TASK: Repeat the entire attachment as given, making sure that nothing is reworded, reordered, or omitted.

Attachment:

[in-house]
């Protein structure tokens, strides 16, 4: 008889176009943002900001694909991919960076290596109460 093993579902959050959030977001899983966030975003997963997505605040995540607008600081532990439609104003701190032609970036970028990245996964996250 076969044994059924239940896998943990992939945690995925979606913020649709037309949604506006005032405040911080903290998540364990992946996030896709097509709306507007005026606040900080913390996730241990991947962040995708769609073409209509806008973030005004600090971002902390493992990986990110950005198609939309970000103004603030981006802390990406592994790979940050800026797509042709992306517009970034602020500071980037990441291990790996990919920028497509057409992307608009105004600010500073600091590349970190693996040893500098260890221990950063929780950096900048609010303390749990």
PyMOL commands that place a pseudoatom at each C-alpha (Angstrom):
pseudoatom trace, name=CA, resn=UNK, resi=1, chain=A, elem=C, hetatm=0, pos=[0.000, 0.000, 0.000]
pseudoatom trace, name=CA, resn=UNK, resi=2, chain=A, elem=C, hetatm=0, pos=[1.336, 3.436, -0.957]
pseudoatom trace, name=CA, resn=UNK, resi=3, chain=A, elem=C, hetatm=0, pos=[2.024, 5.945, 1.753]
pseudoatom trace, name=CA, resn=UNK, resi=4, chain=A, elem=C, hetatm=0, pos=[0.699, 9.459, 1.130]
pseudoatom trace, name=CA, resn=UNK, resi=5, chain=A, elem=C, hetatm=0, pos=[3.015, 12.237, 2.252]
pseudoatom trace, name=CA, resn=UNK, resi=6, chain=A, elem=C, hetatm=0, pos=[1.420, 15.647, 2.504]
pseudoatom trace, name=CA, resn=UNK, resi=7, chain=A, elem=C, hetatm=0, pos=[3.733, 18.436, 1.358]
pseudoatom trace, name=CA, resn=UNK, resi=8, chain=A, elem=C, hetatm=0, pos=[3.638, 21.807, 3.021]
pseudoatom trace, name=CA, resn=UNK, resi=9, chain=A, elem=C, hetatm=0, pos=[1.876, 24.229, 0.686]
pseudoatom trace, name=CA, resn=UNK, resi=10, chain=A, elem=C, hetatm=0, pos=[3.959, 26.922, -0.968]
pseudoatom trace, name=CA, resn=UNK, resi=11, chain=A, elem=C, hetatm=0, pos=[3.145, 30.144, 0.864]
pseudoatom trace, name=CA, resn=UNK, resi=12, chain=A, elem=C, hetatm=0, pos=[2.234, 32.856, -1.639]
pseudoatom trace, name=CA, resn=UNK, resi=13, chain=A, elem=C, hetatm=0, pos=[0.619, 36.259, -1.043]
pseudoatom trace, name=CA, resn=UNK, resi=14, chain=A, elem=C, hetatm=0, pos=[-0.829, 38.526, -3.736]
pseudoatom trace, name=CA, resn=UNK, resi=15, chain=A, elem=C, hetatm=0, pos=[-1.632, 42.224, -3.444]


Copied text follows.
[in-house]
């Protein structure tokens, strides 16, 4: 008889176009943002900001694909991919960076290596109460 093993579902959050959030977001899983966030975003997963997505605040995540607008600081532990439609104003701190032609970036970028990245996964996250 076969044994059924239940896998943990992939945690995925979606913020649709037309949604506006005032405040911080903290998540364990992946996030896709097509709306507007005026606040900080913390996730241990991947962040995708769609073409209509806008973030005004600090971002902390493992990986990110950005198609939309970000103004603030981006802390990406592994790979940050800026797509042709992306517009970034602020500071980037990441291990790996990919920028497509057409992307608009105004600010500073600091590349970190693996040893500098260890221990950063929780950096900048609010303390749990």
PyMOL commands that place a pseudoatom at each C-alpha (Angstrom):
pseudoatom trace, name=CA, resn=UNK, resi=1, chain=A, elem=C, hetatm=0, pos=[0.000, 0.000, 0.000]
pseudoatom trace, name=CA, resn=UNK, resi=2, chain=A, elem=C, hetatm=0, pos=[1.336, 3.436, -0.957]
pseudoatom trace, name=CA, resn=UNK, resi=3, chain=A, elem=C, hetatm=0, pos=[2.024, 5.945, 1.753]
pseudoatom trace, name=CA, resn=UNK, resi=4, chain=A, elem=C, hetatm=0, pos=[0.699, 9.459, 1.130]
pseudoatom trace, name=CA, resn=UNK, resi=5, chain=A, elem=C, hetatm=0, pos=[3.015, 12.237, 2.252]
pseudoatom trace, name=CA, resn=UNK, resi=6, chain=A, elem=C, hetatm=0, pos=[1.420, 15.647, 2.504]
pseudoatom trace, name=CA, resn=UNK, resi=7, chain=A, elem=C, hetatm=0, pos=[3.733, 18.436, 1.358]
pseudoatom trace, name=CA, resn=UNK, resi=8, chain=A, elem=C, hetatm=0, pos=[3.638, 21.807, 3.021]
pseudoatom trace, name=CA, resn=UNK, resi=9, chain=A, elem=C, hetatm=0, pos=[1.876, 24.229, 0.686]
pseudoatom trace, name=CA, resn=UNK, resi=10, chain=A, elem=C, hetatm=0, pos=[3.959, 26.922, -0.968]
pseudoatom trace, name=CA, resn=UNK, resi=11, chain=A, elem=C, hetatm=0, pos=[3.145, 30.144, 0.864]
pseudoatom trace, name=CA, resn=UNK, resi=12, chain=A, elem=C, hetatm=0, pos=[2.234, 32.856, -1.639]
pseudoatom trace, name=CA, resn=UNK, resi=13, chain=A, elem=C, hetatm=0, pos=[0.619, 36.259, -1.043]
pseudoatom trace, name=CA, resn=UNK, resi=14, chain=A, elem=C, hetatm=0, pos=[-0.829, 38.526, -3.736]
pseudoatom trace, name=CA, resn=UNK, resi=15, chain=A, elem=C, hetatm=0, pos=[-1.632, 42.224, -3.444]